CRA Money: How to Get a Bigger Tax Refund in 2024

Dividend stocks like Toronto-Dominion Bank (TSX:TD) can produce a large tax refund.

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Do you want to get a bigger tax refund in 2024? If so you have to check your paperwork carefully. To get a bigger refund than your pay stubs indicate you should get requires that you comb over all your receipts and claim every deduction and credit you’re entitled to.

That’s easier said than done. Many credits and deductions are not well publicized; others are difficult to calculate. Truthfully, you have to hire a chartered public accountant (CPA) if you want to absolutely maximize your tax refund. You’ll have to weigh the possible tax savings against the accountant’s fees. In this article, I will explore some basic deductions and credits you can claim on your taxes to get a bigger refund in 2024.

Claim your RRSP contributions

As you probably know, your Registered Retirement Savings Plan (RRSP) contributions are a major source of tax deductions. For most Canadians, they are probably the biggest single source of deductions they have. You probably already know that you can claim these and get a bigger tax refund by claiming them. What you might not know is that the RRSP contribution records your bank or broker sends to the Canada Revenue Agency (CRA) aren’t always accurate. Sometimes, they lowball the amount you contributed. You need to go over your records and make sure that every single RRSP contribution makes its way into your final tax refund.

There are many employment and education deductions you may be eligible to claim:

  • Self-employed deductions. If you’re self-employed, you can claim almost every expense you have that pertains to running your business. If you want to find all of these, you should hire an accountant. Sometimes, you’ll be surprised to find just how much you can deduct. Even meals and entertainment can be claimed if they were bought for a client.
  • Union dues. These can be fully deducted.
  • Training expenses.
  • Accounting and legal fees incurred in filing your return.
  • Tuition fees (these are credits rather than deductions like others on this list).
  • Student loan interest.
  • Potentially dozens more.

Claim the dividend tax credit

One deduction you’ll definitely want to claim is the dividend tax credit.

Let’s imagine that you held Toronto-Dominion Bank (TSX:TD) stock at the start of 2023. TD paid $3.84 in dividends per share that year. If you’d invested $10,000 into the stock, you’d have earned $444 in dividends, as the table below shows.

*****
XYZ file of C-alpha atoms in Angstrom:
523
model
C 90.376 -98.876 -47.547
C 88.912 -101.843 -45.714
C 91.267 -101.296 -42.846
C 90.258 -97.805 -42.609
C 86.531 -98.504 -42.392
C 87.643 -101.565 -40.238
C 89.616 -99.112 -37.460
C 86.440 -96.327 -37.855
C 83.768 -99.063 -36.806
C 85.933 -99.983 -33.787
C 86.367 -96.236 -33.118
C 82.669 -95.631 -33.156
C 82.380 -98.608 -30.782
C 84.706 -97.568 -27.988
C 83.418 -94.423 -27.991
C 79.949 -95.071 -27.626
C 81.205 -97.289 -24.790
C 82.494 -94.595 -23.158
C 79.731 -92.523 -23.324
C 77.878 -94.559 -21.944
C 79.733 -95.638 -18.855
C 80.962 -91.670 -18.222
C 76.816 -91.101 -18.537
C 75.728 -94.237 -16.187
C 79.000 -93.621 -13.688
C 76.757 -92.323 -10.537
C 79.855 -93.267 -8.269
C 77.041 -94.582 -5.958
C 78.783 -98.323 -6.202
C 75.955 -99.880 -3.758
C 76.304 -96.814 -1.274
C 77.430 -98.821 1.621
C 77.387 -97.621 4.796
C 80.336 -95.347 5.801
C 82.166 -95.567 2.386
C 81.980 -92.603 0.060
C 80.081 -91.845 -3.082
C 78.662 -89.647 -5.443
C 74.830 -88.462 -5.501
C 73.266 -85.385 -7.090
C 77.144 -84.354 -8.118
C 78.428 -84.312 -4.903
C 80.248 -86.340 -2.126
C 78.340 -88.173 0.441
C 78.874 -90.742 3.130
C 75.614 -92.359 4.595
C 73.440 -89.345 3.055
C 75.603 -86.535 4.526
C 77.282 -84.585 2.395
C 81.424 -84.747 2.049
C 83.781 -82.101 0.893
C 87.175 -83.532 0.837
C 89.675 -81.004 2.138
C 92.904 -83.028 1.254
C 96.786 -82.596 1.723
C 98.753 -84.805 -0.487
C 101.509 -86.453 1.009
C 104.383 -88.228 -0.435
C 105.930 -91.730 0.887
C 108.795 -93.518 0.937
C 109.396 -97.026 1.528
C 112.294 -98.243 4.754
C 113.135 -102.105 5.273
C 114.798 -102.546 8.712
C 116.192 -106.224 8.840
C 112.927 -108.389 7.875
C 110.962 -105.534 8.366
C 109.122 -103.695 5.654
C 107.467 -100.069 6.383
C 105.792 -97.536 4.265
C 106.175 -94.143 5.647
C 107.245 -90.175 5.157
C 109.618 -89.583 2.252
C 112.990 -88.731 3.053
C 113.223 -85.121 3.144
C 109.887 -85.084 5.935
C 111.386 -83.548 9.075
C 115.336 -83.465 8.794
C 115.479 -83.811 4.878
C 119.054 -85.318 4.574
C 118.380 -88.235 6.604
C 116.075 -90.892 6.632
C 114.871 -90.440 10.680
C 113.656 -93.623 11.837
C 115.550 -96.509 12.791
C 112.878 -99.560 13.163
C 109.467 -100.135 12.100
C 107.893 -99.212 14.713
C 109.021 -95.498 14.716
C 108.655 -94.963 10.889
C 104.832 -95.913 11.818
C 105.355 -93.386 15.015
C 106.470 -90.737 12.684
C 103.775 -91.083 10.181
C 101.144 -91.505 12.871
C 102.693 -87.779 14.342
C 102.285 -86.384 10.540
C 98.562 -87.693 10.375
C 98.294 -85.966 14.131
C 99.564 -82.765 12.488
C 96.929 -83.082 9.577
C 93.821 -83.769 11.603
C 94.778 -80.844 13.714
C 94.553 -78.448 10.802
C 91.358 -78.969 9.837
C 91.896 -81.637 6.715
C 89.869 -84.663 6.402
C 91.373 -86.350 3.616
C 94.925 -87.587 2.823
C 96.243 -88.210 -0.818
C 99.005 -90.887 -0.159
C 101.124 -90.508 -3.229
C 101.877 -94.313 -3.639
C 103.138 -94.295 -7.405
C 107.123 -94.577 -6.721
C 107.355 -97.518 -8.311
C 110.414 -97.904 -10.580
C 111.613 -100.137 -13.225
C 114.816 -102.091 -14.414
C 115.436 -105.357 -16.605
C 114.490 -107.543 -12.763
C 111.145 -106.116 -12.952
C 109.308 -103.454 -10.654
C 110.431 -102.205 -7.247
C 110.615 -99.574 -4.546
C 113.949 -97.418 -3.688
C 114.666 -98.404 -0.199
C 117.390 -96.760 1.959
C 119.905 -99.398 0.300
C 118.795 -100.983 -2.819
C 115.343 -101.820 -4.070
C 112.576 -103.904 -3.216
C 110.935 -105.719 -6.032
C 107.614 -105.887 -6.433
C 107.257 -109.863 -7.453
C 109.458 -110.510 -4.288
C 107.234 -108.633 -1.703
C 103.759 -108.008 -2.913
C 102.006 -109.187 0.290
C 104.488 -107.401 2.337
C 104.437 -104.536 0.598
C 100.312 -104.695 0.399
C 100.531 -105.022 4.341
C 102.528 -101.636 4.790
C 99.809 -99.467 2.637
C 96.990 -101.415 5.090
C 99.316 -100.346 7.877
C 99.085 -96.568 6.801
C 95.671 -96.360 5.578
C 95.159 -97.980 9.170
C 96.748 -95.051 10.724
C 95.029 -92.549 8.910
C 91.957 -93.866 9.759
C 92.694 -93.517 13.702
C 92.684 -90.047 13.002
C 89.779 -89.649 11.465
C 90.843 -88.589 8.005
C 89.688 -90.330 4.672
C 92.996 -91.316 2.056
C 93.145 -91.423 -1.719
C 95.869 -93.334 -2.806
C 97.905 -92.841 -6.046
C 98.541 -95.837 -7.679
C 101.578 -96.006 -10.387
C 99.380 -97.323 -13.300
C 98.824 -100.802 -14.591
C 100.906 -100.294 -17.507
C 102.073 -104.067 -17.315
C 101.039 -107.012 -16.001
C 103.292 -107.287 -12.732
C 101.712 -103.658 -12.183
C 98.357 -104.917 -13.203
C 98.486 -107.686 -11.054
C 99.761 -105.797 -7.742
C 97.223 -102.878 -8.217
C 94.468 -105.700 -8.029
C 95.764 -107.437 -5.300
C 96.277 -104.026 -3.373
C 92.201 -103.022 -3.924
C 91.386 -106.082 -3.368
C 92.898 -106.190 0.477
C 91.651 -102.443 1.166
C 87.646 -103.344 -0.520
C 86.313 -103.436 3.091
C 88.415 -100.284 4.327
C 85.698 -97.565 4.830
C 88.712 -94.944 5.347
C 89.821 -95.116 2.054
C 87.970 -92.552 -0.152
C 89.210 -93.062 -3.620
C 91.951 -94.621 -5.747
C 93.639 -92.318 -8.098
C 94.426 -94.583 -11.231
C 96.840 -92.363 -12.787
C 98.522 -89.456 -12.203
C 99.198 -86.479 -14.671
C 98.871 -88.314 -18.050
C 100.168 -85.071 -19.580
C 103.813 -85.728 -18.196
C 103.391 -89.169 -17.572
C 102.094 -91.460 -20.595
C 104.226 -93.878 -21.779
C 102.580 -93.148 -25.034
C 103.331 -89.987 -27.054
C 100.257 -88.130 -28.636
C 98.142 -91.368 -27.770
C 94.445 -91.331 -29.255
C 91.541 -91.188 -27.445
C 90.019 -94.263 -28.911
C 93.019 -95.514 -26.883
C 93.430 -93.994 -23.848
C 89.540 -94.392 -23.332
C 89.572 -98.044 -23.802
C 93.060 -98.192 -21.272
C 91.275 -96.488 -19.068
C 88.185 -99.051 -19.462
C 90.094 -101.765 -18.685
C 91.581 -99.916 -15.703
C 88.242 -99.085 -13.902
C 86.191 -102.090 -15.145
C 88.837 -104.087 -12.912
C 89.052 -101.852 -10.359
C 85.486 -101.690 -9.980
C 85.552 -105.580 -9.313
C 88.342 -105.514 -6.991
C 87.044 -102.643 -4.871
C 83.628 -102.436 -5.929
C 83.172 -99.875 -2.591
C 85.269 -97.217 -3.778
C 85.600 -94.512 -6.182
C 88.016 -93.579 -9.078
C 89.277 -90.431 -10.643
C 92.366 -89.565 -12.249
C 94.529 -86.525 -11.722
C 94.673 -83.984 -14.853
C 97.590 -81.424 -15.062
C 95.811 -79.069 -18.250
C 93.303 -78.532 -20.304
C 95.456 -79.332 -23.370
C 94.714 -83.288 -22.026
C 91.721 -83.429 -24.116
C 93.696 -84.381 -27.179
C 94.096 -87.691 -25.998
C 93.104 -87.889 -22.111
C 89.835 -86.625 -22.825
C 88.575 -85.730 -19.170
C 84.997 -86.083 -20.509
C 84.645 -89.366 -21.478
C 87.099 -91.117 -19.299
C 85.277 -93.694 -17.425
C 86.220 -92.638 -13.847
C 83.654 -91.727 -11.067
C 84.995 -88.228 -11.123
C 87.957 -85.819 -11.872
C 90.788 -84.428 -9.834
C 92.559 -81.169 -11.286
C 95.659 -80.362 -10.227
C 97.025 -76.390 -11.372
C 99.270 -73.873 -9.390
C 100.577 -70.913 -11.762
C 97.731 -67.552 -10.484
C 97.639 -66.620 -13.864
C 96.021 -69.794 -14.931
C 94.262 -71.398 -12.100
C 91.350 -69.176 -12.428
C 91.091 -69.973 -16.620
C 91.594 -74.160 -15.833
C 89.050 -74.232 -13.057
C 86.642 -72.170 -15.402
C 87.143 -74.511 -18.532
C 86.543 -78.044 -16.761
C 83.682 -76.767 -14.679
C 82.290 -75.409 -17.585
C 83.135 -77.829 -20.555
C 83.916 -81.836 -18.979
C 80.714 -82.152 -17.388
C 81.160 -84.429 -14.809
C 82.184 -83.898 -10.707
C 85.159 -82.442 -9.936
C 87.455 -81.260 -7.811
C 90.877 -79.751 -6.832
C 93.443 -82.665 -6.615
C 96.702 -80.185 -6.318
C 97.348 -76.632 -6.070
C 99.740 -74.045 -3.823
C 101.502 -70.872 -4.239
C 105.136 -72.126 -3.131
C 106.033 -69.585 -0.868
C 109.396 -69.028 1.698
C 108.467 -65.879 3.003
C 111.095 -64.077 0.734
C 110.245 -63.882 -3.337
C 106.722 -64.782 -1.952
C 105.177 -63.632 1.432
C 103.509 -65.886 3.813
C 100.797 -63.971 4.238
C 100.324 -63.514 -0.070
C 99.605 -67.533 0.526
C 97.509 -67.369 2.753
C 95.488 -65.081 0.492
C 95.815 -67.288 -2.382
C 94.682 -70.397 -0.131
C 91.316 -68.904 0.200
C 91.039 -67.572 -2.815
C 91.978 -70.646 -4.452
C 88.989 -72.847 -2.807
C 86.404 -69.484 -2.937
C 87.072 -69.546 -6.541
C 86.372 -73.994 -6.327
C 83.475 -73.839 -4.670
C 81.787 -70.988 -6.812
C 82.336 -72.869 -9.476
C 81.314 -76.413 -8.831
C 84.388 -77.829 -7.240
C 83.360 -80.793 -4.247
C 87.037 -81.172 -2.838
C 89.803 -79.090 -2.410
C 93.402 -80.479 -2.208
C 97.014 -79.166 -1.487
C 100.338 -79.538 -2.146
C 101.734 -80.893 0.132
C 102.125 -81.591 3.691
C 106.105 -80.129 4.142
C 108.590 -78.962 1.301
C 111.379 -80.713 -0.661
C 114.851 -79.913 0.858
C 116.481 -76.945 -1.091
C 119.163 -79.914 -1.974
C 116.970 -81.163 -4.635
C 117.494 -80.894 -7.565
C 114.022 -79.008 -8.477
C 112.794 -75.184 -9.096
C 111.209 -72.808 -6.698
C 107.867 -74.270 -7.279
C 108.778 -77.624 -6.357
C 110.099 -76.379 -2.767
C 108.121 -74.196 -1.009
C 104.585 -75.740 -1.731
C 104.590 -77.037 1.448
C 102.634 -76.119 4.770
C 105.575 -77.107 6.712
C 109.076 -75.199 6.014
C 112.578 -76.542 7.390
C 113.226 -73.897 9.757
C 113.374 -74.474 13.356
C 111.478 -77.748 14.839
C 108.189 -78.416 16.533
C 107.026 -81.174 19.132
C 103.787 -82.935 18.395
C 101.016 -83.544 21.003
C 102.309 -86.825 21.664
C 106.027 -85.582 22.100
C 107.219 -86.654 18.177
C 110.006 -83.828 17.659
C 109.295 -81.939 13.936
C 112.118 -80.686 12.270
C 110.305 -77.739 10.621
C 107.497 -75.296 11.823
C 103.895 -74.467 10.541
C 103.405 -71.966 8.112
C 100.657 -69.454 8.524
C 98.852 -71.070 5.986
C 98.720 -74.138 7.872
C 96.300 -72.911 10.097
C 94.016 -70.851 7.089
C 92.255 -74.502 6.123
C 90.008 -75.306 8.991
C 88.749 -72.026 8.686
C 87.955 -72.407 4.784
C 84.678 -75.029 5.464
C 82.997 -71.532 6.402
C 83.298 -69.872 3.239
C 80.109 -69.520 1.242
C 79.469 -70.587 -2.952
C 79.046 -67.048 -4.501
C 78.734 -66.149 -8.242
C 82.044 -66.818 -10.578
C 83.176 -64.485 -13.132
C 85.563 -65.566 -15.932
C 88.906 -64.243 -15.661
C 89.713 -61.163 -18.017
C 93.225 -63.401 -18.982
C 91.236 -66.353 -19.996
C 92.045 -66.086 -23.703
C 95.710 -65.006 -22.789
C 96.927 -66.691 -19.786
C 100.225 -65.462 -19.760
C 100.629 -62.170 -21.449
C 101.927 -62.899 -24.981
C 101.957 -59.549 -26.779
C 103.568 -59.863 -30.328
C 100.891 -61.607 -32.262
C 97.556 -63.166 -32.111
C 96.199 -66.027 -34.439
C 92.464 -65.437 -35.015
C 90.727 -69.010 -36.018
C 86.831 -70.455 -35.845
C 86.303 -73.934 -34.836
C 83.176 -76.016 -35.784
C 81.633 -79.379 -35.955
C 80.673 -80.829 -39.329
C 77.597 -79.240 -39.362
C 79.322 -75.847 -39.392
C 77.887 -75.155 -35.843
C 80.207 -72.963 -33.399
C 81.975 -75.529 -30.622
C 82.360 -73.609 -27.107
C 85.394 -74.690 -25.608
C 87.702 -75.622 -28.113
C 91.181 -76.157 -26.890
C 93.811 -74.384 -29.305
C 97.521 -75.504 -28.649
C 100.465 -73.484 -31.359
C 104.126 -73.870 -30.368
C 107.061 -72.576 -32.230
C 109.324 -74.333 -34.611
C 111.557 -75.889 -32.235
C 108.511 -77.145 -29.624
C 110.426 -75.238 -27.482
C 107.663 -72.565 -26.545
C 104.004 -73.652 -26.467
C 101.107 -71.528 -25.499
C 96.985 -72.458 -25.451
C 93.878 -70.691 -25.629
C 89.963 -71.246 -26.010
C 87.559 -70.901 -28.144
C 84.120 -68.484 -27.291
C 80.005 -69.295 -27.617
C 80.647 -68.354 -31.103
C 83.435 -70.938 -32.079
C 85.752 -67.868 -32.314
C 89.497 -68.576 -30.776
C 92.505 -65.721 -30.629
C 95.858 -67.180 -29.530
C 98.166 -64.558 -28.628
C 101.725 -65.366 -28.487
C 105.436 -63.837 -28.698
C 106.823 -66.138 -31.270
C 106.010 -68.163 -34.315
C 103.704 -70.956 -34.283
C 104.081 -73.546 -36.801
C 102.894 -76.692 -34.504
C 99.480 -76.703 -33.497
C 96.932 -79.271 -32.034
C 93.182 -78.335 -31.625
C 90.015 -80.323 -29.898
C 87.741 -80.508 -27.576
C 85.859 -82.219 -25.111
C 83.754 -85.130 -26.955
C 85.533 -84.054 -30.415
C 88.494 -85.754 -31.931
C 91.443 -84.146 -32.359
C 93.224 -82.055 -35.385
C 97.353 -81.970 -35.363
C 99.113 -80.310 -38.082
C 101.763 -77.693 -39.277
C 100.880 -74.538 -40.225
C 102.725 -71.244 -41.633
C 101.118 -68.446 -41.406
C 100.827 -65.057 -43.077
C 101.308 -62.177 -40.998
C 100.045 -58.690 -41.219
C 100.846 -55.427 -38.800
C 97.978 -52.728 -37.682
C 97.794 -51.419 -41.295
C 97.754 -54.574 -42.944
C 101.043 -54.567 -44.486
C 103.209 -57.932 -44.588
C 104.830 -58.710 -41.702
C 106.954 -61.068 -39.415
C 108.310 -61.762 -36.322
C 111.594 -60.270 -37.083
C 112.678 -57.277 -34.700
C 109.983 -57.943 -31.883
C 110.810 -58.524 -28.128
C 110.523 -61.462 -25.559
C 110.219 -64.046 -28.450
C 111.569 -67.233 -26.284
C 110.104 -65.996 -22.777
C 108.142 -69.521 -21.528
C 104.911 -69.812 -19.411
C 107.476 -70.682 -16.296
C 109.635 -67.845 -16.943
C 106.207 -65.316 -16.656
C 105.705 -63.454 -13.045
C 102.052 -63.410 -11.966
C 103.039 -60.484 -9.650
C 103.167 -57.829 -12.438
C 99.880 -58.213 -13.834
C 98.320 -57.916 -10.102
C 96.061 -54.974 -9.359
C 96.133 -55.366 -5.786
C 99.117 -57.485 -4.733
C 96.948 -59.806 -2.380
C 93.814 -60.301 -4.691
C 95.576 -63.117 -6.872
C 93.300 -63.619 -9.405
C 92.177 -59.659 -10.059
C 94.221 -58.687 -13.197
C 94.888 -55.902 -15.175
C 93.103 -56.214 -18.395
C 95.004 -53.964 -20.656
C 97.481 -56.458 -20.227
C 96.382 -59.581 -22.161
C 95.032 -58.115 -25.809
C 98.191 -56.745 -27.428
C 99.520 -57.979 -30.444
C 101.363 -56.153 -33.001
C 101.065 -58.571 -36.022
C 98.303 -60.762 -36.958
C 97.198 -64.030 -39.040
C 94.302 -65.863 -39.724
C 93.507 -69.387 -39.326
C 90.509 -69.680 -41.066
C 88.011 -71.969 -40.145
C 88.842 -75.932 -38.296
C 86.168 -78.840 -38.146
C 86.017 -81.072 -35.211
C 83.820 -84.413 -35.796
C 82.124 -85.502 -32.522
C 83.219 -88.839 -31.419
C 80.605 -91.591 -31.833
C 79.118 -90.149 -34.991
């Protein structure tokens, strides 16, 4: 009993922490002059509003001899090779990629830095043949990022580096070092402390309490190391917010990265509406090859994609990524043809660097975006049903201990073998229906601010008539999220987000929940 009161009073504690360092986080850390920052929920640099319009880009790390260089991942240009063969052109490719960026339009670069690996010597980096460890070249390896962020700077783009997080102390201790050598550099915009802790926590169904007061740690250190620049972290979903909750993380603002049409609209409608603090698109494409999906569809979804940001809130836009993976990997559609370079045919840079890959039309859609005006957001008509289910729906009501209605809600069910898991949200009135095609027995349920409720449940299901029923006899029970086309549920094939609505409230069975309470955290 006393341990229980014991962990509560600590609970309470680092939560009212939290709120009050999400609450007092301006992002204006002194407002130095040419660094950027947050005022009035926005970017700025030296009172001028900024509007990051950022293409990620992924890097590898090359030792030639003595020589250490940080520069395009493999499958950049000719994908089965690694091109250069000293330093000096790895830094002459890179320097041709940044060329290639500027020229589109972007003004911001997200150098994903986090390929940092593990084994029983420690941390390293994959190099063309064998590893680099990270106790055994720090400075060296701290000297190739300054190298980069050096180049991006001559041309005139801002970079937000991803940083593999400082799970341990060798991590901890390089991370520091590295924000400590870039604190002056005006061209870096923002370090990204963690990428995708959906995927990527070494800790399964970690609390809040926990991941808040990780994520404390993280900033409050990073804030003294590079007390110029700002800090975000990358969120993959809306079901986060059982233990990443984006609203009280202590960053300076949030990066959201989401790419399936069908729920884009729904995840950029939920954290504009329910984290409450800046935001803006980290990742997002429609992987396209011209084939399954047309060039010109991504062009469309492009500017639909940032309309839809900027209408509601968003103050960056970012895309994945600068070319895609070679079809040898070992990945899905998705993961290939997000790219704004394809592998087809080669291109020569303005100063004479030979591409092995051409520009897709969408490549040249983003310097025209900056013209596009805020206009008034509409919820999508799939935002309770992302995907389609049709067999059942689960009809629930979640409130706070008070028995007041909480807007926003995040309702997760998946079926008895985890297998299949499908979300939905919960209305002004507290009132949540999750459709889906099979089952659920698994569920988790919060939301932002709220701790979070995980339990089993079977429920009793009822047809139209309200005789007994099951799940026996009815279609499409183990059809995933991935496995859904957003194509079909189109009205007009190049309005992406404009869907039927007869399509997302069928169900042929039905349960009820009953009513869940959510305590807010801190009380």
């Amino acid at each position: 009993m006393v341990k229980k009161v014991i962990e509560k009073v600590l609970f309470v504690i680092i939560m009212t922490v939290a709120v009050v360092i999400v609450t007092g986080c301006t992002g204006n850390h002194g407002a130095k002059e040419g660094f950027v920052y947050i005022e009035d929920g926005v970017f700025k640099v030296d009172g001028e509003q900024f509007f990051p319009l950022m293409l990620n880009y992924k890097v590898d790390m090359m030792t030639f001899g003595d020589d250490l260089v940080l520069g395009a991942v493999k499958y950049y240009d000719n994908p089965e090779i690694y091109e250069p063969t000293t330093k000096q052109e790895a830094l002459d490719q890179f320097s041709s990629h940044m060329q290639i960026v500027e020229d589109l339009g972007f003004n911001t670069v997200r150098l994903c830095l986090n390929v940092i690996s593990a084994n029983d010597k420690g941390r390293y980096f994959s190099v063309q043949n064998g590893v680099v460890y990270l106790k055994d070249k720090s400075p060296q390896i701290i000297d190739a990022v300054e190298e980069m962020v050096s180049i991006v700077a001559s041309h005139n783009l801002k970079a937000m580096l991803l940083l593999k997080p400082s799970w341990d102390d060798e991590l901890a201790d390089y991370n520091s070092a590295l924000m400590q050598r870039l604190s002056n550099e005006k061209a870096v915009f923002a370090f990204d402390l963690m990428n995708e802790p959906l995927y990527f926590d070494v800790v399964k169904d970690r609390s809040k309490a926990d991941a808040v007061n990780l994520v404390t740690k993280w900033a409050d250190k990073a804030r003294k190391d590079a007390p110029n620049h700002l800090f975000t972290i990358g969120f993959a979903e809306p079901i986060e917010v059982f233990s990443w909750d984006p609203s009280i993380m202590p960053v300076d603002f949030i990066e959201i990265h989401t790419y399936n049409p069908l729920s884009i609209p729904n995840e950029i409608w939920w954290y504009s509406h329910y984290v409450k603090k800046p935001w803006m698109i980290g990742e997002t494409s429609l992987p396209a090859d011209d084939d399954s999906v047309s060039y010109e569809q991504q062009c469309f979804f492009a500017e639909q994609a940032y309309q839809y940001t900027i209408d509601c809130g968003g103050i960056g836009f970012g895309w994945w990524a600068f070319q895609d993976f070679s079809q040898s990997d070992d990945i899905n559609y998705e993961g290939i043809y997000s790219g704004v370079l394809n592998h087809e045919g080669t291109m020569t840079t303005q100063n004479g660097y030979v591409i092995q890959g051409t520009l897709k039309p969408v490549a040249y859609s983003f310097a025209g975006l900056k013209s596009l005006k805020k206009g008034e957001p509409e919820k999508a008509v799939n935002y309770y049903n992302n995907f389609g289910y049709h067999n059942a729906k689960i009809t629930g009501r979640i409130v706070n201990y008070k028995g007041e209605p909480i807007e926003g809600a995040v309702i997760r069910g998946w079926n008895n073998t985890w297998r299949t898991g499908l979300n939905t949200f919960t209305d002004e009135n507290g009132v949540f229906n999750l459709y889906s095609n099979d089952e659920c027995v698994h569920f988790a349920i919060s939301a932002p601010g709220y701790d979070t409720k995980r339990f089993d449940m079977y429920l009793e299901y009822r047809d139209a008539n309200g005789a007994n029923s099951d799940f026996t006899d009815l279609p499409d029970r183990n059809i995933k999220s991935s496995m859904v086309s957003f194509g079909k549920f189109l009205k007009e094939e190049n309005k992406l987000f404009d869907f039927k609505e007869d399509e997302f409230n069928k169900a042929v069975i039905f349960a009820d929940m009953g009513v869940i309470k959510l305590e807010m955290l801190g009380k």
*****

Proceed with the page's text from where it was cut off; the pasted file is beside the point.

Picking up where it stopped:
TD Bank$86.37 (the price at the start of 2023, not today).116$0.96 per quarter ($3.84 per year).$111 per quarter ($444 per year).Quarterly

How much tax would you pay on these dividends? Potentially, not very much at all! You see, eligible dividends in Canada are increased in value by 38% (“grossed up”), and then a 15% tax credit is applied to the grossed-up amount. In the scenario above, we have $444 in dividends being paid on your $10,000 TD Bank position. If you bought TD stock today, your expected dividends for the next 12 months would be closer to $500, but the stock price at the start of 2023 was higher than the price today.

How big of a tax credit would you get on those $444 in dividends? Approximately $92. All of TD’s dividends are eligible, so they are grossed up to $612.72. The 15% credit is applied to that amount rather than $444, so you get a $92 tax credit. That’s 20.7% of your actual dividends received, making this a rare case where a tax credit can be worth more than 15%.

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So, claim the dividend tax credit. It could save you big money.

This article represents the opinion of the writer, who may disagree with the “official” recommendation position of a Motley Fool premium service or advisor. We’re Motley! Questioning an investing thesis — even one of our own — helps us all think critically about investing and make decisions that help us become smarter, happier, and richer, so we sometimes publish articles that may not be in line with recommendations, rankings or other content.

Fool contributor Andrew Button has positions in Toronto-Dominion Bank. The Motley Fool has no position in any of the stocks mentioned. The Motley Fool has a disclosure policy.

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